• Post #54 - September 8th, 2011, 1:38 pm
    Post #54 - September 8th, 2011, 1:38 pm Post #54 - September 8th, 2011, 1:38 pm
    i've gotta rave about my lunch at isla pilipina a few weeks ago. normally i'm not someone who chooses the 'lunch special' in places like chinese restaurants, as the choices within that category tend to be very safe ones. but not being terribly familiar with filipino food (though i was a big fan of the late Rambutan), i opted for it. what a great deal-and what terrific food. i'll have to echo Hombre de Acero's review- the pork broth with daikon and a little pork was outstanding. the grilled pork strips equally so. the lumpia were crunchy and not terribly greasy. if i had a complaint, it's a minor one. we each received a condiment sized cup of ube ice cream (bright purple) on the plate with the pork. if you don't eat it right away, it 'll be a bowl of purple soup by the time you've finished your lunch. i'd have preferred if they brought it out with the check. but i intend to go back, probably for more grilled pork. what a lunch for $5.99! justjoan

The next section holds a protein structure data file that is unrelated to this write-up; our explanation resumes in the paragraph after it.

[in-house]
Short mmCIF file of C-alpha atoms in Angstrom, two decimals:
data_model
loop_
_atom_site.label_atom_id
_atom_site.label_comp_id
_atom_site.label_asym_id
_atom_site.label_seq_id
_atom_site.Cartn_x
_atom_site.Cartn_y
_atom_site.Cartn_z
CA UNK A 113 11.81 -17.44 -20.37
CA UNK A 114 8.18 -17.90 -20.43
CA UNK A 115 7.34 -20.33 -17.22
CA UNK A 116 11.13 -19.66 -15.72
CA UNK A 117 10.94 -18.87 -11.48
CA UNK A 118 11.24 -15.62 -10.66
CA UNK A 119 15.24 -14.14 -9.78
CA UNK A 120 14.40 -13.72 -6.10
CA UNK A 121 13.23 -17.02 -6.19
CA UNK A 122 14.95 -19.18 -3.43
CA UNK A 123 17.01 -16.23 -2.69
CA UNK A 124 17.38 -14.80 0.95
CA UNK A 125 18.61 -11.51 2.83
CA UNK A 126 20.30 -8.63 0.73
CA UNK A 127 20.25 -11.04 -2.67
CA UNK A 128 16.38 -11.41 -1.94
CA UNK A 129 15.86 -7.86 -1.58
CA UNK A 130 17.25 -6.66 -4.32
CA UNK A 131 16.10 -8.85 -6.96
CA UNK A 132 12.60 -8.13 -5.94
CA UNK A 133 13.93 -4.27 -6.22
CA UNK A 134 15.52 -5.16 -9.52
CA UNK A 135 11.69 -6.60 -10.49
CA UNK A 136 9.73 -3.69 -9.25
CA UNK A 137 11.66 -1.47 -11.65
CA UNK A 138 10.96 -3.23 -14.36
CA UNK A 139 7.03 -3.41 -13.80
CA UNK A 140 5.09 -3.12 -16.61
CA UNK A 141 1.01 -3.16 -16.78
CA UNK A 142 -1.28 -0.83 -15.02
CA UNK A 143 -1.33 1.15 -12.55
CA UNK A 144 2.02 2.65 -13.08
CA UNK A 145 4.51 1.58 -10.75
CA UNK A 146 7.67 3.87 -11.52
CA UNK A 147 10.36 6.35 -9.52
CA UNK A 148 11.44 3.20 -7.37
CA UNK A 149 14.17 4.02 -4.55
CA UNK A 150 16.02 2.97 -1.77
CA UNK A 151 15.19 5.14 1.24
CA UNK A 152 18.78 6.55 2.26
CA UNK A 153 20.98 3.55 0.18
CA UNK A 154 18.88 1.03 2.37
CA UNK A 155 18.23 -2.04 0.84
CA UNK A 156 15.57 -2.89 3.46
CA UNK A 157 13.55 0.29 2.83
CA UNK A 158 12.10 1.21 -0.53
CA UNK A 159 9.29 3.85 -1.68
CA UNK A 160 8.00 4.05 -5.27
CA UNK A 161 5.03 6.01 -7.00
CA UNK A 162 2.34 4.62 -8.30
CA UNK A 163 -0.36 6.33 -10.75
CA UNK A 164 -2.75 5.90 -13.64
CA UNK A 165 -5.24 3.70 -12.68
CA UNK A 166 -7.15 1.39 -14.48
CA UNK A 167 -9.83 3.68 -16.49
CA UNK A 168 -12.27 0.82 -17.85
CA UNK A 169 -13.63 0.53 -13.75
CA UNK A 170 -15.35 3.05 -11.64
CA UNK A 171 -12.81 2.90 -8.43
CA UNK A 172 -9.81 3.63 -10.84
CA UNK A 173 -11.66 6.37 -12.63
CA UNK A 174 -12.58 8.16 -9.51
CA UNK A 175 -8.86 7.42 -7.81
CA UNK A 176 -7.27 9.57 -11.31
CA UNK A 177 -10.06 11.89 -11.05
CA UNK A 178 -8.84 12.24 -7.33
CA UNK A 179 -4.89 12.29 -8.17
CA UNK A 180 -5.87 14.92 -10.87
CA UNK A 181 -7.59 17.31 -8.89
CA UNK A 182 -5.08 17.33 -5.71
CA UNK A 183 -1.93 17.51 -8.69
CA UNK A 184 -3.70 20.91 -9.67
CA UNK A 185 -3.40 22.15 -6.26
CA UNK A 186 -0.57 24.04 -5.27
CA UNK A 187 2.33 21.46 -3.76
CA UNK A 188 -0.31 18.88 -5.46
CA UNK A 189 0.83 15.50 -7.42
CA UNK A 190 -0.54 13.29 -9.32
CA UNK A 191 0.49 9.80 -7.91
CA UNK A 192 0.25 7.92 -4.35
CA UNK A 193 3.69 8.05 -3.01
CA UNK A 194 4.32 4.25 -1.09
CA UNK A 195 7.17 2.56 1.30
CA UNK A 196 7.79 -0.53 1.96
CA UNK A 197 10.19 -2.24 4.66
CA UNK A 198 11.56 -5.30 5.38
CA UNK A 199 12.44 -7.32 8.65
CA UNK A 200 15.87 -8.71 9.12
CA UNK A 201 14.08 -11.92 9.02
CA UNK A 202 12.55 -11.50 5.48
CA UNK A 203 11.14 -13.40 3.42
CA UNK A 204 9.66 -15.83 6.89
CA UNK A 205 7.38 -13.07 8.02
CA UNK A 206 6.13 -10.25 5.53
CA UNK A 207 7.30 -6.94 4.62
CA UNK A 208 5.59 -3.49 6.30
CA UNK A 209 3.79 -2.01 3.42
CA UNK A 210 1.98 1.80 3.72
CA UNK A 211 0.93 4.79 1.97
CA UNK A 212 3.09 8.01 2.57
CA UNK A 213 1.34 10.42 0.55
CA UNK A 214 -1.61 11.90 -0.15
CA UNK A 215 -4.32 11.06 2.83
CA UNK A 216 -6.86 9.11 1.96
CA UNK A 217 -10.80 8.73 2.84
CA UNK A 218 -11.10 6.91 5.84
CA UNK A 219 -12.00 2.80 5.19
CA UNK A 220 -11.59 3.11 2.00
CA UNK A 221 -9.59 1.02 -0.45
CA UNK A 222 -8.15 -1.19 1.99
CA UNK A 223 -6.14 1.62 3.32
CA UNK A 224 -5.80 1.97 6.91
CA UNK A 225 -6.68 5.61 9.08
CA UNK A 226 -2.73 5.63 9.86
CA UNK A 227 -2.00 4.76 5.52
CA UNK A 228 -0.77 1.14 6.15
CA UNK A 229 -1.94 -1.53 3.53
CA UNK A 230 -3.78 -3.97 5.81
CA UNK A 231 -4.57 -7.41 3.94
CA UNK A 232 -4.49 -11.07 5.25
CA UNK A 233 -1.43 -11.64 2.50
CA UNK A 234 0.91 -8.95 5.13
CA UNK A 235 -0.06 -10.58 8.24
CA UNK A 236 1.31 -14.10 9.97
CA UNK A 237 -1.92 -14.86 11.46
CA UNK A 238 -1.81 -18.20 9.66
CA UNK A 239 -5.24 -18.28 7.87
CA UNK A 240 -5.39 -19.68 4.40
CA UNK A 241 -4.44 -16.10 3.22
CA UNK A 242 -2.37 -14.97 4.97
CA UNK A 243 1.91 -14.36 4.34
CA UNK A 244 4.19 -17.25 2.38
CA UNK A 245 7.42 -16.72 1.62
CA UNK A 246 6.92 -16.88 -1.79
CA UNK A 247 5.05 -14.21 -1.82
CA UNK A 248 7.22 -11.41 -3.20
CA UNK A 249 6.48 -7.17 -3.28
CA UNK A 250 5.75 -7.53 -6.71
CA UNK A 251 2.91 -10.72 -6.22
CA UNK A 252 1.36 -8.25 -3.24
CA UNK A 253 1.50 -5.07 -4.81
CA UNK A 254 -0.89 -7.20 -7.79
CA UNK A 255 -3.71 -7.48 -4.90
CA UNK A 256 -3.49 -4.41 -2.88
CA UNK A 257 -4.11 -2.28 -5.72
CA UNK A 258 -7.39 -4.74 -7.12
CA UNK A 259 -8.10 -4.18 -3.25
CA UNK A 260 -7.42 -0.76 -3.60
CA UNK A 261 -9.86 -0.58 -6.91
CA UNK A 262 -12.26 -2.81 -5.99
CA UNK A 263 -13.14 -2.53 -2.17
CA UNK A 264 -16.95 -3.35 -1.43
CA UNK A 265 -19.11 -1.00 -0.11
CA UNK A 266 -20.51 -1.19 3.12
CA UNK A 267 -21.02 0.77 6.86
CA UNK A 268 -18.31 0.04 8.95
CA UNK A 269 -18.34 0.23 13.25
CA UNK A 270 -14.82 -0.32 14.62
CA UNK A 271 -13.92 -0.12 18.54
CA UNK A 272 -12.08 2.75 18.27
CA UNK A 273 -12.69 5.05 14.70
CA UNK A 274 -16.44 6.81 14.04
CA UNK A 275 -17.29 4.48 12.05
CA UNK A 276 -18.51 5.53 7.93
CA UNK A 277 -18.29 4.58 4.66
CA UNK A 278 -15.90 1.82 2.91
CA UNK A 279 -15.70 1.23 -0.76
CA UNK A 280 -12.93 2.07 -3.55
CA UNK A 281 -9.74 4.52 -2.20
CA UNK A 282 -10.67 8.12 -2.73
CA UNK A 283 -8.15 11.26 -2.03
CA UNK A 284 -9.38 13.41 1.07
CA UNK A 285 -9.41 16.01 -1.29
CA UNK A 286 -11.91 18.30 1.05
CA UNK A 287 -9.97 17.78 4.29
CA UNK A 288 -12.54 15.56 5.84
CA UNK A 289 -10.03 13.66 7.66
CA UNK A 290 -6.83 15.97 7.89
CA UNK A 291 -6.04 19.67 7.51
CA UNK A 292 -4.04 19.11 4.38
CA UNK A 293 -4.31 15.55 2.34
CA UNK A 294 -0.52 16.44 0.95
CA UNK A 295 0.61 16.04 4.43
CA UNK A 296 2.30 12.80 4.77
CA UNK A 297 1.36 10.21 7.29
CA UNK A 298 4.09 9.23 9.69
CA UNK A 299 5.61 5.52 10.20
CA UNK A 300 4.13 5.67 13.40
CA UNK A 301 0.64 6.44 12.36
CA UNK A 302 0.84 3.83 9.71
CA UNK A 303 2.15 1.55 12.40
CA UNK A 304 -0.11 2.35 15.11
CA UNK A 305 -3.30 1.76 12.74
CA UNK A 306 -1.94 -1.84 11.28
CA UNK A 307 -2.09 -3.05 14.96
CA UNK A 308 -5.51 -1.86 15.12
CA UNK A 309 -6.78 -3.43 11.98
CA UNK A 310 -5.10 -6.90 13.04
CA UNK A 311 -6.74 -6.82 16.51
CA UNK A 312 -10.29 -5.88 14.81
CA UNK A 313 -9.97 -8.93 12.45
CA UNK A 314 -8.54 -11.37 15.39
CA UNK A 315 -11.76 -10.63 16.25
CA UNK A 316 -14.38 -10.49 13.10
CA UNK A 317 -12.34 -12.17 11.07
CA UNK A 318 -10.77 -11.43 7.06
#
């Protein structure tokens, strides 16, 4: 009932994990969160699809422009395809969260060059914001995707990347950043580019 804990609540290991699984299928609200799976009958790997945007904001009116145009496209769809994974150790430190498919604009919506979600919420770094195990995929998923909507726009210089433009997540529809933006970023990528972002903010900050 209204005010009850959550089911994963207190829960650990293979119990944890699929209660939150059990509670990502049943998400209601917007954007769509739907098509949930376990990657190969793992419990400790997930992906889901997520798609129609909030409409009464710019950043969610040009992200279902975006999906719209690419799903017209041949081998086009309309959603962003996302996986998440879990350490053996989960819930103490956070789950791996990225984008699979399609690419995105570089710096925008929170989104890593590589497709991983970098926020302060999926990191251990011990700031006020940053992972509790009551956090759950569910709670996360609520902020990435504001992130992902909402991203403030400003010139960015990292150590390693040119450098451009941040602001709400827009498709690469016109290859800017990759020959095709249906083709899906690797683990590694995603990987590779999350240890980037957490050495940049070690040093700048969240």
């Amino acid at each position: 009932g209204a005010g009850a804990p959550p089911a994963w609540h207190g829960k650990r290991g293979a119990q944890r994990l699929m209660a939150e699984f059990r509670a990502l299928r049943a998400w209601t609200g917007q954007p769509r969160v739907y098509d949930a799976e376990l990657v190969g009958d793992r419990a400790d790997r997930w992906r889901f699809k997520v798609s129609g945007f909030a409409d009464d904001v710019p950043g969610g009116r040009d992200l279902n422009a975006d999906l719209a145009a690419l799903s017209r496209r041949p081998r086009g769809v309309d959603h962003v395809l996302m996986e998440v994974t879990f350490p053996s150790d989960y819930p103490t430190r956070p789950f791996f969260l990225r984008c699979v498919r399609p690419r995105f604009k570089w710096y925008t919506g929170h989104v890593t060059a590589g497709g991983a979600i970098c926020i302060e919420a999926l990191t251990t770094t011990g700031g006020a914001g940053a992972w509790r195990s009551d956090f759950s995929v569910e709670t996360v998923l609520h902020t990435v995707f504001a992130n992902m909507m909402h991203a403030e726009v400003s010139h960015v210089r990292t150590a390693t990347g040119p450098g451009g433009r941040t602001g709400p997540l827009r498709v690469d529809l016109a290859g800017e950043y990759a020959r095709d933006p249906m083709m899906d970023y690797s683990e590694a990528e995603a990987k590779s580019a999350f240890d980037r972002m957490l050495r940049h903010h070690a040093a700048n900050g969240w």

• Post #55 - September 8th, 2011, 4:50 pm
    Post #55 - September 8th, 2011, 4:50 pm Post #55 - September 8th, 2011, 4:50 pm
    Funny Joan you posted. I went today for lunch for my first visit.

    Two of us. 22 bucks includes tax. Lunches for each of us, 2 appetizers and my friend had a mango juice.

    Fishes, adobo, lumpia, rice.

    I'm new to Pinoy food. Great flavors, fresh ingredients and attentive staff, cozy surroundings, off street parking.

    I'll be back there soon.